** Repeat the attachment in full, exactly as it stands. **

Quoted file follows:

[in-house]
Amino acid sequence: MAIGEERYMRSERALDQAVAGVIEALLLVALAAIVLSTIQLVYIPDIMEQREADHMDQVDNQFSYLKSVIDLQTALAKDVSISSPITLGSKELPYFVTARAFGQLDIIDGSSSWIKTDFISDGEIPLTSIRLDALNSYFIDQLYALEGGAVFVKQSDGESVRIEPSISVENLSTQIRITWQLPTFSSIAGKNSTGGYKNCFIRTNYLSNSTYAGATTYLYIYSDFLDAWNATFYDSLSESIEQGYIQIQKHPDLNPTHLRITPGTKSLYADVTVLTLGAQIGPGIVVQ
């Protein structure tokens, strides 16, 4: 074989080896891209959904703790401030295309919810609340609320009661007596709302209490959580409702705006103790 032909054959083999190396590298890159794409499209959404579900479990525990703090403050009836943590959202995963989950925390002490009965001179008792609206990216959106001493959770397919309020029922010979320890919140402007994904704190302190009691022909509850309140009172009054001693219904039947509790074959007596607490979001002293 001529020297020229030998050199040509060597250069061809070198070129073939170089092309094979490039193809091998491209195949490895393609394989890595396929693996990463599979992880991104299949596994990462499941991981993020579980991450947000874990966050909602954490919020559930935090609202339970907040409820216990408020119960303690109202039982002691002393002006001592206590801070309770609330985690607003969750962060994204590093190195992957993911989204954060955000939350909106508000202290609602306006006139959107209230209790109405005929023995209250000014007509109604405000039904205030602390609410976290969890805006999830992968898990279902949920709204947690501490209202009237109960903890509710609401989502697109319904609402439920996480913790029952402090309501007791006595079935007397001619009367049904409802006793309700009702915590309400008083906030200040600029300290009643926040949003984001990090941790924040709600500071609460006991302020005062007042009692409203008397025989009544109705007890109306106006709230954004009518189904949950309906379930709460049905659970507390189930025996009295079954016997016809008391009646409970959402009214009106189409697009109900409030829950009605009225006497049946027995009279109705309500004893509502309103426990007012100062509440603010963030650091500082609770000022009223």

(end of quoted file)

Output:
[in-house]
Amino acid sequence: MAIGEERYMRSERALDQAVAGVIEALLLVALAAIVLSTIQLVYIPDIMEQREADHMDQVDNQFSYLKSVIDLQTALAKDVSISSPITLGSKELPYFVTARAFGQLDIIDGSSSWIKTDFISDGEIPLTSIRLDALNSYFIDQLYALEGGAVFVKQSDGESVRIEPSISVENLSTQIRITWQLPTFSSIAGKNSTGGYKNCFIRTNYLSNSTYAGATTYLYIYSDFLDAWNATFYDSLSESIEQGYIQIQKHPDLNPTHLRITPGTKSLYADVTVLTLGAQIGPGIVVQ
């Protein structure tokens, strides 16, 4: 074989080896891209959904703790401030295309919810609340609320009661007596709302209490959580409702705006103790 032909054959083999190396590298890159794409499209959404579900479990525990703090403050009836943590959202995963989950925390002490009965001179008792609206990216959106001493959770397919309020029922010979320890919140402007994904704190302190009691022909509850309140009172009054001693219904039947509790074959007596607490979001002293 001529020297020229030998050199040509060597250069061809070198070129073939170089092309094979490039193809091998491209195949490895393609394989890595396929693996990463599979992880991104299949596994990462499941991981993020579980991450947000874990966050909602954490919020559930935090609202339970907040409820216990408020119960303690109202039982002691002393002006001592206590801070309770609330985690607003969750962060994204590093190195992957993911989204954060955000939350909106508000202290609602306006006139959107209230209790109405005929023995209250000014007509109604405000039904205030602390609410976290969890805006999830992968898990279902949920709204947690501490209202009237109960903890509710609401989502697109319904609402439920996480913790029952402090309501007791006595079935007397001619009367049904409802006793309700009702915590309400008083906030200040600029300290009643926040949003984001990090941790924040709600500071609460006991302020005062007042009692409203008397025989009544109705007890109306106006709230954004009518189904949950309906379930709460049905659970507390189930025996009295079954016997016809008391009646409970959402009214009106189409697009109900409030829950009605009225006497049946027995009279109705309500004893509502309103426990007012100062509440603010963030650091500082609770000022009223």